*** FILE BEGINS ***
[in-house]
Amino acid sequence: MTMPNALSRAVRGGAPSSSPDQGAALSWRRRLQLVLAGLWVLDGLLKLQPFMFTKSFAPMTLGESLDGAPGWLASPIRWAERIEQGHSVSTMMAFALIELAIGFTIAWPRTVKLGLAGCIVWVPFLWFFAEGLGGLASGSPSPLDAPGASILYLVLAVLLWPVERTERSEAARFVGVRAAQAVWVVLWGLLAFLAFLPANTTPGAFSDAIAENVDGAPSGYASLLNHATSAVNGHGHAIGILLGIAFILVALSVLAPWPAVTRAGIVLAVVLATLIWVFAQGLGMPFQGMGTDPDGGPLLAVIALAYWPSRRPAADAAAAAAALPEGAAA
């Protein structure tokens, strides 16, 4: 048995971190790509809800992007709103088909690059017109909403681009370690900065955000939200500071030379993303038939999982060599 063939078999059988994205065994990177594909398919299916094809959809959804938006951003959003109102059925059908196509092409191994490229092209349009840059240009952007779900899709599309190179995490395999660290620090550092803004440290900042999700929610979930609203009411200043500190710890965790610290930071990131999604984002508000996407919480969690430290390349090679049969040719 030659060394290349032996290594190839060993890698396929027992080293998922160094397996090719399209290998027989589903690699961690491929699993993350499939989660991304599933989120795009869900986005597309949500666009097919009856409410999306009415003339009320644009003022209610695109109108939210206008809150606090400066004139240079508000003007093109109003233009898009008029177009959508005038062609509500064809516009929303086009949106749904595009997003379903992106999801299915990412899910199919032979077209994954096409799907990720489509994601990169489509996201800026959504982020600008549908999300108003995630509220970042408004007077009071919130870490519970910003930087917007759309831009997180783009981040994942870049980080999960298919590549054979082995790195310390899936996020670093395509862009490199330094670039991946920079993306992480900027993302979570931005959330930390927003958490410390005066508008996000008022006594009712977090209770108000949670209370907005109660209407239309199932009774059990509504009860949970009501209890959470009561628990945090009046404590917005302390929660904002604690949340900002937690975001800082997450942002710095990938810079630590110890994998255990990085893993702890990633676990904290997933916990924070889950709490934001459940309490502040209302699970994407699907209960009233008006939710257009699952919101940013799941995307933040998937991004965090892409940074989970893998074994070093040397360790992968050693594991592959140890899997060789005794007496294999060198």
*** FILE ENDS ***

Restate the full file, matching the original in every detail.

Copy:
[in-house]
Amino acid sequence: MTMPNALSRAVRGGAPSSSPDQGAALSWRRRLQLVLAGLWVLDGLLKLQPFMFTKSFAPMTLGESLDGAPGWLASPIRWAERIEQGHSVSTMMAFALIELAIGFTIAWPRTVKLGLAGCIVWVPFLWFFAEGLGGLASGSPSPLDAPGASILYLVLAVLLWPVERTERSEAARFVGVRAAQAVWVVLWGLLAFLAFLPANTTPGAFSDAIAENVDGAPSGYASLLNHATSAVNGHGHAIGILLGIAFILVALSVLAPWPAVTRAGIVLAVVLATLIWVFAQGLGMPFQGMGTDPDGGPLLAVIALAYWPSRRPAADAAAAAAALPEGAAA
């Protein structure tokens, strides 16, 4: 048995971190790509809800992007709103088909690059017109909403681009370690900065955000939200500071030379993303038939999982060599 063939078999059988994205065994990177594909398919299916094809959809959804938006951003959003109102059925059908196509092409191994490229092209349009840059240009952007779900899709599309190179995490395999660290620090550092803004440290900042999700929610979930609203009411200043500190710890965790610290930071990131999604984002508000996407919480969690430290390349090679049969040719 030659060394290349032996290594190839060993890698396929027992080293998922160094397996090719399209290998027989589903690699961690491929699993993350499939989660991304599933989120795009869900986005597309949500666009097919009856409410999306009415003339009320644009003022209610695109109108939210206008809150606090400066004139240079508000003007093109109003233009898009008029177009959508005038062609509500064809516009929303086009949106749904595009997003379903992106999801299915990412899910199919032979077209994954096409799907990720489509994601990169489509996201800026959504982020600008549908999300108003995630509220970042408004007077009071919130870490519970910003930087917007759309831009997180783009981040994942870049980080999960298919590549054979082995790195310390899936996020670093395509862009490199330094670039991946920079993306992480900027993302979570931005959330930390927003958490410390005066508008996000008022006594009712977090209770108000949670209370907005109660209407239309199932009774059990509504009860949970009501209890959470009561628990945090009046404590917005302390929660904002604690949340900002937690975001800082997450942002710095990938810079630590110890994998255990990085893993702890990633676990904290997933916990924070889950709490934001459940309490502040209302699970994407699907209960009233008006939710257009699952919101940013799941995307933040998937991004965090892409940074989970893998074994070093040397360790992968050693594991592959140890899997060789005794007496294999060198």